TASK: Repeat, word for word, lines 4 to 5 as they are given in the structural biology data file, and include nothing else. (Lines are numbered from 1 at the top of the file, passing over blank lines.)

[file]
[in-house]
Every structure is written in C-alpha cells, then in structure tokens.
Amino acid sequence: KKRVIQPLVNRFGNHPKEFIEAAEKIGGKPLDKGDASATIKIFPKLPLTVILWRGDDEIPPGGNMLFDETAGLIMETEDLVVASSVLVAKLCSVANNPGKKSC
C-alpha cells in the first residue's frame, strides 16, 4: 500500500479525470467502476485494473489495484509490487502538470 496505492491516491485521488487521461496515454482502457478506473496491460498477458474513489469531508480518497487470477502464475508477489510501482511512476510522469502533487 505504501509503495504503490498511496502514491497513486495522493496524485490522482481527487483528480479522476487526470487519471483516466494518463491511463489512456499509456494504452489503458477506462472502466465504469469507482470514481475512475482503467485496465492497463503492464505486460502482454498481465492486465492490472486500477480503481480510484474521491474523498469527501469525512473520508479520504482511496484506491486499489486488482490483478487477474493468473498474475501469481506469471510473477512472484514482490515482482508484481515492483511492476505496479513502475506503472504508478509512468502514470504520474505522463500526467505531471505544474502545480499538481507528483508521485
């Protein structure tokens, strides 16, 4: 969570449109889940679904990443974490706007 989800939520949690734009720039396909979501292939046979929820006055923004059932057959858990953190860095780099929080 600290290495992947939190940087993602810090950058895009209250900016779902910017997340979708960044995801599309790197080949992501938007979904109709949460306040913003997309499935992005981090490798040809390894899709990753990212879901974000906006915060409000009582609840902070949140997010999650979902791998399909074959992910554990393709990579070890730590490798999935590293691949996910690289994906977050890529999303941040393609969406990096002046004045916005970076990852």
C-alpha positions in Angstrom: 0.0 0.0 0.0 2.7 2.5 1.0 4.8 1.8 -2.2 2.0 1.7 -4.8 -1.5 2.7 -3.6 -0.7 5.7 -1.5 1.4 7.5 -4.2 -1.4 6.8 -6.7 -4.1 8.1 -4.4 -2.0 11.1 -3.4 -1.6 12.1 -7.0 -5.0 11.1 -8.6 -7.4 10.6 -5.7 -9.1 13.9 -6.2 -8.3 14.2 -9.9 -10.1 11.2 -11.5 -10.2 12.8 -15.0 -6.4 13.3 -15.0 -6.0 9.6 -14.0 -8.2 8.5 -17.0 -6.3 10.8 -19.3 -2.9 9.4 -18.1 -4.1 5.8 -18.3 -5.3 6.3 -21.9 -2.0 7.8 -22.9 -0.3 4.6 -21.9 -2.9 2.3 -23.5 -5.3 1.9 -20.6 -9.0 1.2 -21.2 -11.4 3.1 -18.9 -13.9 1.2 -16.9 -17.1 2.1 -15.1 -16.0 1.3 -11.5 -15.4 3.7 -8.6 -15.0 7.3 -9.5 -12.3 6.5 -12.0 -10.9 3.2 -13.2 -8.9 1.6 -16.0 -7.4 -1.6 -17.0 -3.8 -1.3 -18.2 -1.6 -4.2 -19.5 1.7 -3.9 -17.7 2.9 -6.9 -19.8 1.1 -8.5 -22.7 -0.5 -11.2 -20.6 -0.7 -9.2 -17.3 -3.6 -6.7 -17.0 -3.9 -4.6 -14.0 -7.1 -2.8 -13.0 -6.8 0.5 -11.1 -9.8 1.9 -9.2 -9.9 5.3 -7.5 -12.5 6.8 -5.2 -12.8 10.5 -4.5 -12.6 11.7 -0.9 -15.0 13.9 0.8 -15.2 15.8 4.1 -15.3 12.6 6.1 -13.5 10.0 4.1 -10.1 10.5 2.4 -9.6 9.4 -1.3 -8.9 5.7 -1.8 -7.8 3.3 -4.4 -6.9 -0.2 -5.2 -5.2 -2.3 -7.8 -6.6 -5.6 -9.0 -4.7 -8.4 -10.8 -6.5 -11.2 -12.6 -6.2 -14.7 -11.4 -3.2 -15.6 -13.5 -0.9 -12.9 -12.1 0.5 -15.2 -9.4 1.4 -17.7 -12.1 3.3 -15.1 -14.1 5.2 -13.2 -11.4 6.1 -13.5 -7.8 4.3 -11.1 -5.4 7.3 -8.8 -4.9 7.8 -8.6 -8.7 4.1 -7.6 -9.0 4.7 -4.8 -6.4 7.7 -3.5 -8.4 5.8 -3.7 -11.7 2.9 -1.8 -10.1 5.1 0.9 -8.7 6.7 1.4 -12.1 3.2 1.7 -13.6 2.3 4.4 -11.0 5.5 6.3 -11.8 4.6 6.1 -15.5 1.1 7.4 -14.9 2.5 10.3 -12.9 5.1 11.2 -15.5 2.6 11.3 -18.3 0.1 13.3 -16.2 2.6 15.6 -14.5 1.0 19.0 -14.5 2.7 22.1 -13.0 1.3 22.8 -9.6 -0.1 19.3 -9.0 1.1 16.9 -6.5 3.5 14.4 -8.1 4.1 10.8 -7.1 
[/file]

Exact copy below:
C-alpha cells in the first residue's frame, strides 16, 4: 500500500479525470467502476485494473489495484509490487502538470 496505492491516491485521488487521461496515454482502457478506473496491460498477458474513489469531508480518497487470477502464475508477489510501482511512476510522469502533487 505504501509503495504503490498511496502514491497513486495522493496524485490522482481527487483528480479522476487526470487519471483516466494518463491511463489512456499509456494504452489503458477506462472502466465504469469507482470514481475512475482503467485496465492497463503492464505486460502482454498481465492486465492490472486500477480503481480510484474521491474523498469527501469525512473520508479520504482511496484506491486499489486488482490483478487477474493468473498474475501469481506469471510473477512472484514482490515482482508484481515492483511492476505496479513502475506503472504508478509512468502514470504520474505522463500526467505531471505544474502545480499538481507528483508521485
């Protein structure tokens, strides 16, 4: 969570449109889940679904990443974490706007 989800939520949690734009720039396909979501292939046979929820006055923004059932057959858990953190860095780099929080 600290290495992947939190940087993602810090950058895009209250900016779902910017997340979708960044995801599309790197080949992501938007979904109709949460306040913003997309499935992005981090490798040809390894899709990753990212879901974000906006915060409000009582609840902070949140997010999650979902791998399909074959992910554990393709990579070890730590490798999935590293691949996910690289994906977050890529999303941040393609969406990096002046004045916005970076990852």